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Academics > Majors & Minors > History > The Bright Institute

Faculty & Historians

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Catherine Denial

Bright Professor & Chair of History

2 East South Street

Galesburg, IL 61401-4999

309-341-7382

cdenial@​knox.edu

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Serena ZabinSerena Zabin

Bright Institute Faculty Expert
Professor of History and Director of American Studies at Carleton College

Serena Zabin's work focuses on the American colonies as a part of the eighteenth-century British Empire. Her first monograph, Dangerous Economies: Status and Commerce in Imperial New York (2009) uncovers the role that New Yorkers, including the enslaved, the poor, and women without legal standing, played in creating British capitalism around the Atlantic world. She is also the author of The New York Conspiracy Trials of 1741: Daniel Horsmanden's Journal of the Proceedings (2004), a volume intended for the undergraduate classroom. Her current research project, Occupying Boston: An Intimate History of the Boston Massacre is a cultural and social study of the occupation of Boston that led to the Boston Massacre in 1770. It is forthcoming from Houghton Mifflin Harcourt.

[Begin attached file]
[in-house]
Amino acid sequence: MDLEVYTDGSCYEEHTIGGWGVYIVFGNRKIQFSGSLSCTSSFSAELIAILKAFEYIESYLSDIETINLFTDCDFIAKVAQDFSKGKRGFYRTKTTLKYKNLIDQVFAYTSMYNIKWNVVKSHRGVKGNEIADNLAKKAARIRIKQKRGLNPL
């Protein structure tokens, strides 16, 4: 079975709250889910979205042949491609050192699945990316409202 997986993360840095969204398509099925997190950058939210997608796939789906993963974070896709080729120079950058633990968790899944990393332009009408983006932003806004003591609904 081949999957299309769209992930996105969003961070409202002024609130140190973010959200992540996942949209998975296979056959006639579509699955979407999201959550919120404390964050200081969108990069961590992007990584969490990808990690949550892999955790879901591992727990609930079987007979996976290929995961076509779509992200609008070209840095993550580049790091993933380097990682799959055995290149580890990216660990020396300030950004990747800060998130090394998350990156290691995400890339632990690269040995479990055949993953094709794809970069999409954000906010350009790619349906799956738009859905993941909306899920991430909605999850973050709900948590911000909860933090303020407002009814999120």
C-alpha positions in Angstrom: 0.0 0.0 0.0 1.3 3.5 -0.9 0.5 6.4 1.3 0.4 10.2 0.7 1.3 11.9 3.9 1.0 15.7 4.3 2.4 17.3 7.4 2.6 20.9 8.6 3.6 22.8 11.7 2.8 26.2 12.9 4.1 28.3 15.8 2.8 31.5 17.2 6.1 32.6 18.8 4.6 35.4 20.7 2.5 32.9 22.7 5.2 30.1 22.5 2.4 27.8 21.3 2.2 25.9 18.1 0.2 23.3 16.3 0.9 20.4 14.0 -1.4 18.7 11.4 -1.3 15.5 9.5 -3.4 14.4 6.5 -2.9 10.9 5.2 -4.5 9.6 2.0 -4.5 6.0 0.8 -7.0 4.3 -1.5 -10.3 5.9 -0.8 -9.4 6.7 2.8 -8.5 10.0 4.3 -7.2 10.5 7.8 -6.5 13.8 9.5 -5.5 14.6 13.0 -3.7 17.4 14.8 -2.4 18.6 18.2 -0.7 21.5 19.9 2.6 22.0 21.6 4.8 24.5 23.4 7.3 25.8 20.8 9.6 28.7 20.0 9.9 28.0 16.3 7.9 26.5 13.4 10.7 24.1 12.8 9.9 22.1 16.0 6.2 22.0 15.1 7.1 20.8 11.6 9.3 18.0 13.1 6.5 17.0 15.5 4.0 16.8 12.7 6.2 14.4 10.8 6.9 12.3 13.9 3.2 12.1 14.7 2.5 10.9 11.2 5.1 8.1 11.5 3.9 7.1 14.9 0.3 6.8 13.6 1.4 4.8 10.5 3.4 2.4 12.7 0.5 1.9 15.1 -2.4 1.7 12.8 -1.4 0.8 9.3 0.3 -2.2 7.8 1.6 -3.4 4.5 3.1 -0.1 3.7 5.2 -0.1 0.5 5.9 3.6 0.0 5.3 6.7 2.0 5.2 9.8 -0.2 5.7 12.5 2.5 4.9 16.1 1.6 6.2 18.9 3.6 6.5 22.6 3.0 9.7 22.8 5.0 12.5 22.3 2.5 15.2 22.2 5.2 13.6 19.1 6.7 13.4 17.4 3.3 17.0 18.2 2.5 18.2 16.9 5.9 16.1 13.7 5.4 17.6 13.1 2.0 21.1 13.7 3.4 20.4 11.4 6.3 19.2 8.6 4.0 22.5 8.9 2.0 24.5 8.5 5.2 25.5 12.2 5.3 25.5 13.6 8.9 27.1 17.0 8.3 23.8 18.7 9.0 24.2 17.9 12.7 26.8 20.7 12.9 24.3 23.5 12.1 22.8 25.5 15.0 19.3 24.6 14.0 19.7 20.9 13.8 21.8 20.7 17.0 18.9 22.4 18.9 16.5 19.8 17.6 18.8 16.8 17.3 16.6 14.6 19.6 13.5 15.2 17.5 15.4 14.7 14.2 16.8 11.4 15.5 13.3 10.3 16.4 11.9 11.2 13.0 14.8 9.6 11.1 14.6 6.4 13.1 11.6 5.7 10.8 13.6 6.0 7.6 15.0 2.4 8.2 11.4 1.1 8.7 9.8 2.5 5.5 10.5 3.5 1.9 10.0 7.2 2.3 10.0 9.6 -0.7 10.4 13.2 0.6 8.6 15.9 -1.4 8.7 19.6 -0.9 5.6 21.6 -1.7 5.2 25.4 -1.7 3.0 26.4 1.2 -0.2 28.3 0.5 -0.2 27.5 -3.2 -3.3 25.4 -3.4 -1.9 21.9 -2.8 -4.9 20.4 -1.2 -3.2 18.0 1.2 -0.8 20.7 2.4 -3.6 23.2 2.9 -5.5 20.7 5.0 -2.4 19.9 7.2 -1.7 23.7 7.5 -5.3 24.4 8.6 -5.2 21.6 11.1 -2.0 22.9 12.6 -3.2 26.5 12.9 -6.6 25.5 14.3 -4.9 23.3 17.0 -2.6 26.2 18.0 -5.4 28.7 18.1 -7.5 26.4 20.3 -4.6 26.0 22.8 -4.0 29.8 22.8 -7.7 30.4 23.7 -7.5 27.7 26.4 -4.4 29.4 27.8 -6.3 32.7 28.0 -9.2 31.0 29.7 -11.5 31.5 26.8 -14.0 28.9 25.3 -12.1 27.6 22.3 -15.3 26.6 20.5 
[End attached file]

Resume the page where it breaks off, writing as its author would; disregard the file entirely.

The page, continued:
Joshua EylerJoshua Eyler

Bright Institute Pedagogical Consultant
Director of the Rice Center for Teaching Excellence and Adjunct Associate Professor of Humanities

After receiving his Ph.D. in medieval studies from the University of Connecticut in 2006, Josh moved to a position as assistant professor in the English department at Columbus State University in Georgia. Although he was approved for tenure at CSU, his love for teaching and his desire to work with instructors from many different disciplines led him to the field of faculty development and to George Mason University, where he served as an associate director of the Center for Teaching and Faculty Excellence from 2011-2013. In August of 2013, he moved to Rice to take the position of director of the CTE. He has published broadly on medieval literature, and his eclectic research interests include the biological basis of learning, Chaucer, and disability studies. His current projects include the book How Human Beings Learn: A New Paradigm for Teaching in Higher Education, which is under contract with West Virginia University Press.

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Printed on Tuesday, November 21, 2017

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